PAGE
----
363d Reconnaissance Group
Constituted as 363d Fighter Group on 11 Feb 1943. Activated on 1 Mar 1943. Trained with P-39's and served as part of the air defense force. Moved to England in Dec 1943 for duty with Ninth AF. Equipped with P-51's in Jan 1944 and entered combat in Feb. Escorted bombers and fighter-bombers to targets in France, Germany, and the Low Countries; strafed and dive-bombed trains, marshalling yards, bridges, vehicles, airfields, troops, gun positions, and other targets on the Continent. Supported the invasion of Normandy in Jun 1944 by escorting troop carriers and gliders and by attacking enemy positions near the front lines, and moved to the Continent at the end of Jun to take part in the Allied drive to the German border.
Redesignated 363d Tactical Reconnaissance Group in Sep 1944. Equipped with F-5 and F-6 aircraft. Flew photographic missions to support both air and ground operations; directed fighter-bombers to railway, highway, and waterway traffic, bridges, gun positions, troop concentrations, and other opportune targets; adjusted artillery fire; and took photographs to assess results of Allied bombardment operations. Received two Belgian citations for reconnaissance activities, including the group's support of the assault on the Siegfried Line and its participation in the Battle of the Bulge (Dec 1944-Jan 945). Assisted Ninth Army's drive across the Rhine and deep into Germany during the period from Feb 1945 to V-E Day. Redesignated 363d Reconnaissance Group in Jun 1945. Returned to the US in Dec. Inactivated on 11 Dec 1945.
Activated on 29 Jul 1946. Equipped initially with RF-80 and RB-26 aircraft, and later with RF-84 and RB-57 aircraft. Redesignated 363d Tactical Reconnaissance Group in Jun 1948.
Squadrons. 9th: 1953-. 12th: 1946-1947. 17th: 1951-. 31st: 1945. 33d: 1945. 39th: 1945. 155th: 1945. 160th (formerly 380th, later 16th): 1943-1945; 1947-1949, 1950-. 161st (formerly 381st, later 18th): 1943-1945; 1946-1949, 1951-. 162d (formerly 382d): 1943-1944; 1946-1950.
Stations. Hamilton Field, Calif, 1 Mar 1943; Santa Rosa AAFld, Calif, Aug 1943; Sacramento, Calif, Oct-c. 3 Dec 1943; Keevil, England, c. 23 Dec 1943; Rivenhall, England, Jan 1944; Staplehurst, England, Apr 1944; Maupertuis, France, c. 1 Jul 1944; Azeville, France, Aug 1944; Le Mans, France, Sep 1944; Luxembourg, Luxembourg, c. 1 Oct 1944; Le Culot, Belgium, c. 29 Oct 1944; Venlo, Holland, Mar 1945; Gutersloh, Germany, c. 15 Apr 1945; Brunswick, Germany, c. 22 Apr 1945; Wiesbaden, Germany, May 1945; Eschwege, Germany, Aug 1945; Darmstadt, Germany, Sep-c. 2 Dec 1945; Camp Kilmer, NJ, c. 9-11 Dec 1945. Brooks Field, Tex, 29 Jul 1946; Langley Field, Va, Dec 1947; Shaw AFB, SC, c. 2 Apr 1951-.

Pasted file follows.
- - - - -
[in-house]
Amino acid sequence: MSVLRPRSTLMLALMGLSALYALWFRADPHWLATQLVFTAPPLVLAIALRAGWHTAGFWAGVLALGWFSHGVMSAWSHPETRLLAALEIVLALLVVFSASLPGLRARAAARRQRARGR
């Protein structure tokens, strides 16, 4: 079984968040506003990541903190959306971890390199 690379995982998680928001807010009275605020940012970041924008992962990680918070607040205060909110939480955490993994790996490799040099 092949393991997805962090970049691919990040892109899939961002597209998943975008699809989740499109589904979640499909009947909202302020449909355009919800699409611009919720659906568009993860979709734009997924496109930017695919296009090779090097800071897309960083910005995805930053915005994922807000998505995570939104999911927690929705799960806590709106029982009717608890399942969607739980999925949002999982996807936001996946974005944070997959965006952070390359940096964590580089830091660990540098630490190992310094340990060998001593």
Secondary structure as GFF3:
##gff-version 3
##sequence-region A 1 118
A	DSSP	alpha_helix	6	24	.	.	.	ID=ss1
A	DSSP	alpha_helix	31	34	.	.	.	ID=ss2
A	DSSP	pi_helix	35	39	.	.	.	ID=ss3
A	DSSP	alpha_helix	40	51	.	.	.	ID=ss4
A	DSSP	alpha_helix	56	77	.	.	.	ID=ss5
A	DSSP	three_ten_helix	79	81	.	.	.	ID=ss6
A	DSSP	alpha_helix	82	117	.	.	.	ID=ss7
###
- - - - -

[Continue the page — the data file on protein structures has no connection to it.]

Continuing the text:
Commanders. Lt Col John R Ulricson, c. 1 Mar 1943; Capt Dave H Culberson, c. 8 Apr 1943; Maj Theodore C Bunker, c. 27 Apr 1943; Col John R Ulricson, 5 Jun 1943; Col James B Tipton, 7 May 1944; Co] James M Smelley, c. 1 Sep 1944; Lt Col Seth A Mize, May 1945-unkn. Col Russell A Berg, 29 Jul 1946; Col John R Dyas, c. 23 Aug 1946; Col James M Smelley, 5 Nov 1947; Lt Col Walter W Berg, 30 Jun 1949; Col Willis F Chapman, 31 Oct 1949; Col Benjamin G Willis, 7 Sep 1950; Maj Charles N Keppler, c. 13 Mar 1951; Co] Willie O Jackson Jr, 2 Apr 1951; Lt Co] Robert R Smith, 1 Nov 1951; Lt Co] Robert R Evans, 5 Mar 1952; Col John M McNabb, 17 Mar 1952; Col Robert R Smith, c. 4 Mar 1953; Col Paul A Pettigrew, c. 16 Mar 1955-.
Campaigns. Air Offensive, Europe; Normandy; Northern France; Rhineland; Ardennes-Alsace; Central Europe.
Decorations. Cited in the Order of the Day, Belgian Army: 1 Oct 1944-; 18 Dec 1944-15 Jan 1945. Belgian Fourragere.
Insigne. Shield: Quarterly, first quarter checky, argent and gules; second and third quarters, azure; fourth quarter gules, a lion rampant or, armed and langued azure, all within a diminutive of the border or. Wreath of the colors, argent and gules. Motto: Voir C'est Savoir - To See is To Know. (Approved 16 Jun 1952.)
Data from Air Force Combat Units of World War II By Maurer, Maurer, Published 1986